An informed viewing of the African “art” collection is a good way to jumpstart conversations that address the under-representation of African Americans in STEM fields. Most people in traditional African communities were makers. African design and making skills in carving, woodworking, basket masking, cloth weaving, building construction and metallurgy, to the extent allowed, carried over into the skills in carpentry, blacksmithing, masonry, building construction and other trades that black people plied in 17th, 18th and 19th century America — to the extent allowed, because, to prevent their competition with white males, black men generally were not permitted to do skilled work and as the nation became industrialized, black men were denied apprenticeships and membership in trade guilds and unions. In the 20th century African Americans, themselves, in narrowing definitions of high level achievement to a few white collar professions increased their severance of from craft traditions. This point can link the “making” ability of average African people to the resourceful work of "hand, head and heart," in the words of Hampton Institute founder Samuel Armstrong, that provides a strong basis for the development of STEM skills and has spurred American innovation.
Another notable aspect of the African collection exhibition is its striking installation design. The reinstallation of works from the African collection was completed in 2011 and begins with an item from ancient Egypt in acknowledgement that the ancient art of the continent can be considered as a whole and includes ancient Nubian art which is linked to Old Kingdom Egyptian art.
A next step on the VMFA tour could be the museum’s extensive ancient art collection which spans Egyptian, Near Eastern, Aegean, Greek, Etruscan, Roman and Byzantine cultures.
Moving on to the VMFA exhibition of ancient Asian art: in addition to its own deep significance, this collection is resonant for African American viewers not in the least because of the long association between many black artists and Eastern philosophies and practices, not to mention the Buddha's coiled hair style — okay I just did — we call them Nubian knots.
And on to the various galleries surveying superbly-selected masterworks of Western art and design. Questions or concerns? The cheeful attendents at the well-staffed visitors services counter will be pleased to assist you.
A thorough tour of the VMFA would take all day, would be exhaustive and not allow close viewing, so most people will want to plan to return a second day and/or make future visits.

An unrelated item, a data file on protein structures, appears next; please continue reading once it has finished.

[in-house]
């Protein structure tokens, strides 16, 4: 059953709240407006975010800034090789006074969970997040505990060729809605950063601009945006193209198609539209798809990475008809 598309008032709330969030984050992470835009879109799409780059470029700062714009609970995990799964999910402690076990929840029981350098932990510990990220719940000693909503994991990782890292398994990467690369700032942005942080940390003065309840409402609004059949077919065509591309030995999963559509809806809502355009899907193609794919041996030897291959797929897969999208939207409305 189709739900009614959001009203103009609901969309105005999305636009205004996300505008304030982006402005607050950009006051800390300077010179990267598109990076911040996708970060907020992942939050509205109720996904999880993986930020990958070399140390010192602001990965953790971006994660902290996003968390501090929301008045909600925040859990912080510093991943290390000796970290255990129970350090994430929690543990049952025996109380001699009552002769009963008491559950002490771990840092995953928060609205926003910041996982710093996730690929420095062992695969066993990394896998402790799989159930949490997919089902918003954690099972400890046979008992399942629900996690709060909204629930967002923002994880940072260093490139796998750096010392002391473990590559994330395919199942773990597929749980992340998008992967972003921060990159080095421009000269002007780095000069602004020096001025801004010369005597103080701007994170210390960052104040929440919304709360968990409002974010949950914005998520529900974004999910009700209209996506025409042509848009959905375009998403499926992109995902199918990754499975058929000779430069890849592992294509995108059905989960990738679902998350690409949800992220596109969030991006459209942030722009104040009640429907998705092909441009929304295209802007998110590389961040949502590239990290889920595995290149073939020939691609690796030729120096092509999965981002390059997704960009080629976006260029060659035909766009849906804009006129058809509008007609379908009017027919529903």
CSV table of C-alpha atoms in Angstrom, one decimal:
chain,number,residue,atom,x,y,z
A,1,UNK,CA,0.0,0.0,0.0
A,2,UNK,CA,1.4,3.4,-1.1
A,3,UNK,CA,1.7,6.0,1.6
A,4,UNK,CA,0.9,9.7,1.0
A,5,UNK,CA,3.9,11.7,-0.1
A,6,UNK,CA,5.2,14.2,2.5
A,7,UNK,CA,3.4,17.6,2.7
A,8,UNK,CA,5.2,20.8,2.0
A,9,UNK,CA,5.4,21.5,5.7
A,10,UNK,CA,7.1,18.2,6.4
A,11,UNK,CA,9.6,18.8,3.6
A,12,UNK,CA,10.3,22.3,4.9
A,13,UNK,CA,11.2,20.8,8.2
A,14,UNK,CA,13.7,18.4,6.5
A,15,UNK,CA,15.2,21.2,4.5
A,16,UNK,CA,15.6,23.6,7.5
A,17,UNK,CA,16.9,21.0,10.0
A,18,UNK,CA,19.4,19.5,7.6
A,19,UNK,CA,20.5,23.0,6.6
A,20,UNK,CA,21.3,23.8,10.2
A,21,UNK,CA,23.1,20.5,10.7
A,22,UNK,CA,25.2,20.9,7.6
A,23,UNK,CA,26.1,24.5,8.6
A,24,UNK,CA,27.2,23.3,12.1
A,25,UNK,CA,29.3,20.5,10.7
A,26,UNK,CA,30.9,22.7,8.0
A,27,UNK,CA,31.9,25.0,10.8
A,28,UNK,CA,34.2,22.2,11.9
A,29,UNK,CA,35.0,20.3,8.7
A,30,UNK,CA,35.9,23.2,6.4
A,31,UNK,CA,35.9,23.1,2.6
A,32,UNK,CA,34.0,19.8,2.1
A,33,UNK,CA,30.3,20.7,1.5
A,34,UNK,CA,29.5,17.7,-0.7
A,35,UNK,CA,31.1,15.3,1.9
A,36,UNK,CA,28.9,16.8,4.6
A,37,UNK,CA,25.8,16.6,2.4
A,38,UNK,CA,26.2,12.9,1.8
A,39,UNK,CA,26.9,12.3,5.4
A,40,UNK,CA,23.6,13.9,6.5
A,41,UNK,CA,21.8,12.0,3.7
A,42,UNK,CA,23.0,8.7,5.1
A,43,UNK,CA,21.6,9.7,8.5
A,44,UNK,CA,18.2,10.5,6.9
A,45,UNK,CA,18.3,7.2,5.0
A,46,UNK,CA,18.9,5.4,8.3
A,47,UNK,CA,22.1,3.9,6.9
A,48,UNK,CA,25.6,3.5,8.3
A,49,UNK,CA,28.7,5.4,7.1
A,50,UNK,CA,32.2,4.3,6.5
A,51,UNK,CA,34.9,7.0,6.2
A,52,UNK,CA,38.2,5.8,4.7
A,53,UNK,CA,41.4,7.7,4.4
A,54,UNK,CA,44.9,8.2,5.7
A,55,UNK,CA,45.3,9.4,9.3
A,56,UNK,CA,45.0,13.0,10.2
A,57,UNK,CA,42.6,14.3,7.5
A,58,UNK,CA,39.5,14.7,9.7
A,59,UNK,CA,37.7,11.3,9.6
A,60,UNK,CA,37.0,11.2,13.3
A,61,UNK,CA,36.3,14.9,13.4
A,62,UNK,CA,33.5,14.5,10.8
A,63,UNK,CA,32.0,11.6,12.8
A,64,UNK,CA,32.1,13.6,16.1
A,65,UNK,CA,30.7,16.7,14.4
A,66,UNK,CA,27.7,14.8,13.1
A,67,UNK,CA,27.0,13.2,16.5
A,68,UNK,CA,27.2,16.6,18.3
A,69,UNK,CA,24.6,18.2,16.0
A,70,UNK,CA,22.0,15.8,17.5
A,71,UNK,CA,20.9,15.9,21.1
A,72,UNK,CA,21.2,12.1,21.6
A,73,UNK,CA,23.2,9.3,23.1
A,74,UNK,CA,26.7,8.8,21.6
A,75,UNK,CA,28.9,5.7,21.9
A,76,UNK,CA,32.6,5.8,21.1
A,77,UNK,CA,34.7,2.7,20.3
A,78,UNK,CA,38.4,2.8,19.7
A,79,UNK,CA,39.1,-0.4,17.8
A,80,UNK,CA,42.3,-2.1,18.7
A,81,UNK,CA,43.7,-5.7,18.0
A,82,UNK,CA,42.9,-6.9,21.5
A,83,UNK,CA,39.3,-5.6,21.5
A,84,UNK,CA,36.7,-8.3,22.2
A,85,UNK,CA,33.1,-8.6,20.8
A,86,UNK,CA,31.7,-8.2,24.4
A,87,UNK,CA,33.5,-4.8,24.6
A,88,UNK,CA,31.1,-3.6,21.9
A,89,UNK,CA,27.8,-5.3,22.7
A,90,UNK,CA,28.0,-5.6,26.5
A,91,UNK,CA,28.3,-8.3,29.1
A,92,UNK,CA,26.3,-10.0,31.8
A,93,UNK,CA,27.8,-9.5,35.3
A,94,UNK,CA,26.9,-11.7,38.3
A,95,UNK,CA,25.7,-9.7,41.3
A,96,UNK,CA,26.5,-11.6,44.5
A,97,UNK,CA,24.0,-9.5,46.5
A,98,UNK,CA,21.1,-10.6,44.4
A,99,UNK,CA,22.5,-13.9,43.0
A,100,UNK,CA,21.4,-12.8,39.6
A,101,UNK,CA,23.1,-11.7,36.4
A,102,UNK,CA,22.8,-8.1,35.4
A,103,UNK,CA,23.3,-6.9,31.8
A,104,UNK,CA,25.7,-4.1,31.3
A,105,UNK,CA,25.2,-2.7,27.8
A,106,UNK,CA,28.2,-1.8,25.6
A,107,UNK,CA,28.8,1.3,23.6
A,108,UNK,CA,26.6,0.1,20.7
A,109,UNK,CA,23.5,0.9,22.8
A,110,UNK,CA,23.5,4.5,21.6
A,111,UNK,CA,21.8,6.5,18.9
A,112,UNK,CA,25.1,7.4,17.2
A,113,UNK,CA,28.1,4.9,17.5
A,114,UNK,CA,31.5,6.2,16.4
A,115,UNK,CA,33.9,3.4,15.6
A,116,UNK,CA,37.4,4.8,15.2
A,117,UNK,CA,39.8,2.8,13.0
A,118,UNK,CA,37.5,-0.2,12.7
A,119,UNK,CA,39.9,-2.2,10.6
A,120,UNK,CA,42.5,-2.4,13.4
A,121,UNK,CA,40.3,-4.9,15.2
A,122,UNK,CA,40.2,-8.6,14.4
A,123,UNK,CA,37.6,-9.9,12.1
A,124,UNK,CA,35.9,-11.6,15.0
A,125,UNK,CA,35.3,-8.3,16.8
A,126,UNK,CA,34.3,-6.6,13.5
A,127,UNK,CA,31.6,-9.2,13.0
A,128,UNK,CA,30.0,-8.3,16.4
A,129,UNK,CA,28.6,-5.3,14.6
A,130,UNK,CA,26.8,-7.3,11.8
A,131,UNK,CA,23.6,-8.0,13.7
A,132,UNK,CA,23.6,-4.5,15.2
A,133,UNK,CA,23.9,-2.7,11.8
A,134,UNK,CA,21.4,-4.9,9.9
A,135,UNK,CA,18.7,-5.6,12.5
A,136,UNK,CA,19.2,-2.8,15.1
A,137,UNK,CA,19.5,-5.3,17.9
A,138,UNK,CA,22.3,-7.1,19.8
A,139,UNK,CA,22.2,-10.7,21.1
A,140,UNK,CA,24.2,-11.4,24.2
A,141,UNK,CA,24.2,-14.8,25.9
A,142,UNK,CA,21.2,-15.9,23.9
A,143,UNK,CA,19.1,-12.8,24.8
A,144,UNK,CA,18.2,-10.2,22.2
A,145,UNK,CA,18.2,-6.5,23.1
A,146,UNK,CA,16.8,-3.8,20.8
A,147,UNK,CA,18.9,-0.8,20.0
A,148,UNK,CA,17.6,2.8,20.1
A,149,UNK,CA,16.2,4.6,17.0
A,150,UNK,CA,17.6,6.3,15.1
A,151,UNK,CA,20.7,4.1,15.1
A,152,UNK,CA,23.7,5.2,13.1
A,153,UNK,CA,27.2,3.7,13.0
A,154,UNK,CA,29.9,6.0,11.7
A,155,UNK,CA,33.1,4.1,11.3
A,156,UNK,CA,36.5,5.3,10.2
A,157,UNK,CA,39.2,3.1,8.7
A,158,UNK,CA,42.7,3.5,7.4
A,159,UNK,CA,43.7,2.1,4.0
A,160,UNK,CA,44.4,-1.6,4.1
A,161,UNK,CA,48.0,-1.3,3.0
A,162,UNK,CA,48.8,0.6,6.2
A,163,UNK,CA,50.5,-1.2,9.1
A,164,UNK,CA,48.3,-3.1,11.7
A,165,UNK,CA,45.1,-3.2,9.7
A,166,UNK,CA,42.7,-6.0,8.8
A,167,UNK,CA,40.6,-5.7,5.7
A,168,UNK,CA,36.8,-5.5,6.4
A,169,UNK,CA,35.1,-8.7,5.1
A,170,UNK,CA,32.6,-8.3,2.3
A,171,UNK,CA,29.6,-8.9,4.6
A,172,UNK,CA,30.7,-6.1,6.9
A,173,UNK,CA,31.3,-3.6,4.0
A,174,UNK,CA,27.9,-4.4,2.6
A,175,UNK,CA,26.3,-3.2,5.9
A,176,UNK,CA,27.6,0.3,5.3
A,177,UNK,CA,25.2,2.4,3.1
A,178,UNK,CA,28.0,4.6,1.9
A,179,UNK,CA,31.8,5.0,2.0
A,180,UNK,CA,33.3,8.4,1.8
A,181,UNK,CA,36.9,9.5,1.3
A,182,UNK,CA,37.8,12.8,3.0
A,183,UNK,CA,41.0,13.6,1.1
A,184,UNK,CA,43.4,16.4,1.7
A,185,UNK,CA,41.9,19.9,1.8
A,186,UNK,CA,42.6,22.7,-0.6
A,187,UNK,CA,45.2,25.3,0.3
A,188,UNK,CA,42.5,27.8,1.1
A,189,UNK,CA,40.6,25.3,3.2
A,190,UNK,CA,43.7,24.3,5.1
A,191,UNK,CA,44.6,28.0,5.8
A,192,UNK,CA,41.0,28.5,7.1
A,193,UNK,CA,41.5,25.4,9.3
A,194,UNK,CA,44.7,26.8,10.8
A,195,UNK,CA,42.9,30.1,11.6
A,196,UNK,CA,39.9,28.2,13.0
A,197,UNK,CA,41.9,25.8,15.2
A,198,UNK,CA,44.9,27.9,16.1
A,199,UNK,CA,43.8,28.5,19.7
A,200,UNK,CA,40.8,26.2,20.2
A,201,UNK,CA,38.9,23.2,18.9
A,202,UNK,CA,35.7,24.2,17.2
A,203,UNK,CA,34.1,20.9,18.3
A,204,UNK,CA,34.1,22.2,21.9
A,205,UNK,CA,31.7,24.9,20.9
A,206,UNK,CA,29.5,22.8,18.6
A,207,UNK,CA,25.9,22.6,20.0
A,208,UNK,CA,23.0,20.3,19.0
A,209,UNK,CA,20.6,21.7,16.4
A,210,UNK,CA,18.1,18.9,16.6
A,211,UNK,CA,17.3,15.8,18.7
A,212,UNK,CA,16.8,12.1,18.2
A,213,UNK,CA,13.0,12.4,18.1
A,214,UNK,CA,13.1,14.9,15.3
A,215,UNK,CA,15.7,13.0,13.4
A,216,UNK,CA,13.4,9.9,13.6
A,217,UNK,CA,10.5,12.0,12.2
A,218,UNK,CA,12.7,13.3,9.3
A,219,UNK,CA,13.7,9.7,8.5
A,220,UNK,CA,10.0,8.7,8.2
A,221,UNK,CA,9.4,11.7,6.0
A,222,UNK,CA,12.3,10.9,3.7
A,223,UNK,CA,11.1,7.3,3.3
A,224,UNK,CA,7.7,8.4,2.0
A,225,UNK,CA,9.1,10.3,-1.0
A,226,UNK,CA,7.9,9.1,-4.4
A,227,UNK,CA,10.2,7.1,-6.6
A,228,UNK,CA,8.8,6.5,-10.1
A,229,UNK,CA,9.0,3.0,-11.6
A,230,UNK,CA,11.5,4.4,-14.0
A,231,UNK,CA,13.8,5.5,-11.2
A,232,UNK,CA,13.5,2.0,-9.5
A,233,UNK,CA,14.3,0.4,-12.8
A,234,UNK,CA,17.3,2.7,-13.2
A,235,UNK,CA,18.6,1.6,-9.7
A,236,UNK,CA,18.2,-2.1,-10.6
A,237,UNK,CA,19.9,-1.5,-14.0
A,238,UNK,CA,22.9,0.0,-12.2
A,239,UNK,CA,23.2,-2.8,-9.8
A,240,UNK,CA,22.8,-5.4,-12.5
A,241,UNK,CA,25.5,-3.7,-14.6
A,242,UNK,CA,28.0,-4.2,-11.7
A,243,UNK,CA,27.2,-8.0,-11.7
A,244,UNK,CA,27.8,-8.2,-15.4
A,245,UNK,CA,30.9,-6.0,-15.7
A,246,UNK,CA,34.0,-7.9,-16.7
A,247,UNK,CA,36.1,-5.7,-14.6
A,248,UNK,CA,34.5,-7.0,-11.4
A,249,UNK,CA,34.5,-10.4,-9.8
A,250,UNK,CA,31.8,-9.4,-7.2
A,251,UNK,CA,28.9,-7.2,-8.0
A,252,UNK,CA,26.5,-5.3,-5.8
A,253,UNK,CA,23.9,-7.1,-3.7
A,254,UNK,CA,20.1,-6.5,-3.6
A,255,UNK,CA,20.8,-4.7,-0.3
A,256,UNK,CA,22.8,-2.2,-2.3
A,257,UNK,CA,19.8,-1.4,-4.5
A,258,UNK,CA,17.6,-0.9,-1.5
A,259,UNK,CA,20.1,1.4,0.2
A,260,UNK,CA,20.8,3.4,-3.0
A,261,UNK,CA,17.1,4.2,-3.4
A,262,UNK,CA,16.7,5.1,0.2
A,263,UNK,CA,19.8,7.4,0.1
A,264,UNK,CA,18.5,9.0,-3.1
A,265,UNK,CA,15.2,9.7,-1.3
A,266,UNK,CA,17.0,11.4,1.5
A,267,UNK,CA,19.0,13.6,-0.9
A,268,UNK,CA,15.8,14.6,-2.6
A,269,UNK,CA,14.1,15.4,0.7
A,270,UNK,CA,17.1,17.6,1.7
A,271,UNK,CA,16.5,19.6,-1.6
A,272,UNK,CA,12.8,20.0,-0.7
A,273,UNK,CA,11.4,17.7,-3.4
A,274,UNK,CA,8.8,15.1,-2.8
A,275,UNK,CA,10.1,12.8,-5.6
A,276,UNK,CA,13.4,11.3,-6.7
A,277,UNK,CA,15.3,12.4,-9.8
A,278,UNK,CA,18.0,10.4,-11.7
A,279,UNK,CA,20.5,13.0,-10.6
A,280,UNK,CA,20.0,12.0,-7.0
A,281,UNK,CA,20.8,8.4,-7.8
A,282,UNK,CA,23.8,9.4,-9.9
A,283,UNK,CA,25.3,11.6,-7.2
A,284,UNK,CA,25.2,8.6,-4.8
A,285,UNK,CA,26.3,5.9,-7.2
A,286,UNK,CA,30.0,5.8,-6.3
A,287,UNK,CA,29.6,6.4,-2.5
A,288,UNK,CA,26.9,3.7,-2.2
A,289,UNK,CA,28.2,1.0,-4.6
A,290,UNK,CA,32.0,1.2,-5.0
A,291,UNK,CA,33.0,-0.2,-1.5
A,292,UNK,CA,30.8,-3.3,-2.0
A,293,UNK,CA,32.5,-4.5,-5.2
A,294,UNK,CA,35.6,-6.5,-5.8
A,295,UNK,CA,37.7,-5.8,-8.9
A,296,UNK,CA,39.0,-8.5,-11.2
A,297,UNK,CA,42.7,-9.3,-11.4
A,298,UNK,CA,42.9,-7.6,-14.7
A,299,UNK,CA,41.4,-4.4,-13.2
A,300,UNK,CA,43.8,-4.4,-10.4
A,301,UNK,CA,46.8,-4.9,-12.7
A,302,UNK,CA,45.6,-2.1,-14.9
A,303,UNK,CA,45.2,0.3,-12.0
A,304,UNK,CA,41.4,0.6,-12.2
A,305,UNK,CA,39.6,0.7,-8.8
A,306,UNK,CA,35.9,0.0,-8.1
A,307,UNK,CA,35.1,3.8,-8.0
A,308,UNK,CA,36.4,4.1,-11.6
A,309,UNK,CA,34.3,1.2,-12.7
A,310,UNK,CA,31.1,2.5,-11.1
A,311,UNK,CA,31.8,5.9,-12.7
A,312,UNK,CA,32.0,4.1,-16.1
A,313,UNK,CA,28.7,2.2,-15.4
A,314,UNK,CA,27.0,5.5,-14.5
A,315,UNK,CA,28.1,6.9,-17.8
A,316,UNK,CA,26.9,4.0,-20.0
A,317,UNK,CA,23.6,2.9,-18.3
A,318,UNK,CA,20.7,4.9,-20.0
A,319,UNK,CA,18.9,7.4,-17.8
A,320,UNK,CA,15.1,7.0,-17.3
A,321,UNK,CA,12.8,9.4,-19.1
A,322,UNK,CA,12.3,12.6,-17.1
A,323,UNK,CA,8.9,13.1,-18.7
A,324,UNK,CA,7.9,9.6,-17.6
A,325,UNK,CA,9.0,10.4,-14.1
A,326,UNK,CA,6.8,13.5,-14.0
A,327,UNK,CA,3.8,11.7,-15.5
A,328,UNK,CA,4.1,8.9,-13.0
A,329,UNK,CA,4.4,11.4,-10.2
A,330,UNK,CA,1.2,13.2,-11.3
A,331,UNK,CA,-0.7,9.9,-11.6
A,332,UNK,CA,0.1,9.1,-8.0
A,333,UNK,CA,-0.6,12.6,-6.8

The museum is open 365 days a year; admission to all of the permanent exhibitions is free. Tickets are required for the Posing Beauty and Identity Shifts shows (($10; $8 seniors 65+, adults groups 10+, students with ID and youth ages 17.) Additional information is here.
Posing Beauty in African American Culture and Identity Shifts, April 26 - July 27, 2014; Signs of Protest: Photographs from the Civil Rights Era, Jan. 1 - September 7, 2014; States of Change in Africa, April 26-July 2, 2014, in the Evans Court, outside the African Galleries. Virginia Museum of Fine Arts, Richmond.
— Juliette Harris
Of Related Interest
To extend the making/designing/building-STEM teaching opportunity afforded by viewing the VMFA African collection, you can visit Richmond’s Jackson Ward section, an easy, quick drive from the Museum.
African Americans designed and constructed a number of the buildings in Jackson Ward including the house at 304 West Leigh Street in the 1850s, the Ebenezer Baptist Church in 1858 at 214 West Leigh Street, the original portion of the 1884 Sixth Mount Zion Church at 14 W Duval St, and what is now the Maggie Walker House, 110 1/2 E. Leigh Street, in 1888, now a National Historic Site. The Leigh Street Armory, 122 West Leigh Street, designed by Richmond city architect Wilfred Cutshaw, was built in 1895 by African American contractor Armstead Walker.
Jackson Ward was a center of African American banking, insurance and other business, fraternal organizations, and newspaper, medical, mortuary and law offices.
The Leigh Street Armory is being renovated to serve as the new home of the Richmond Black History Museum.
Two photographs of women in Hampton VA taken in 1905 by the Boston-based F. Holland Day and reproduced in the Posing Beauty book were a revelation to this Hampton-based writer.
Did F. Holland Day know Leigh Minor or Frances Benjamin Johnston, photographers who were associated with Hampton Institute? Anyone with information about Day's Hampton photo shoot, or his possible contact with someone associated with Hampton Institute, may reply to this query to this email address: firstname.lastname@example.org.
Leigh Minor operated a photo in New York in 1905 during an interval in his work at Hampton Institute.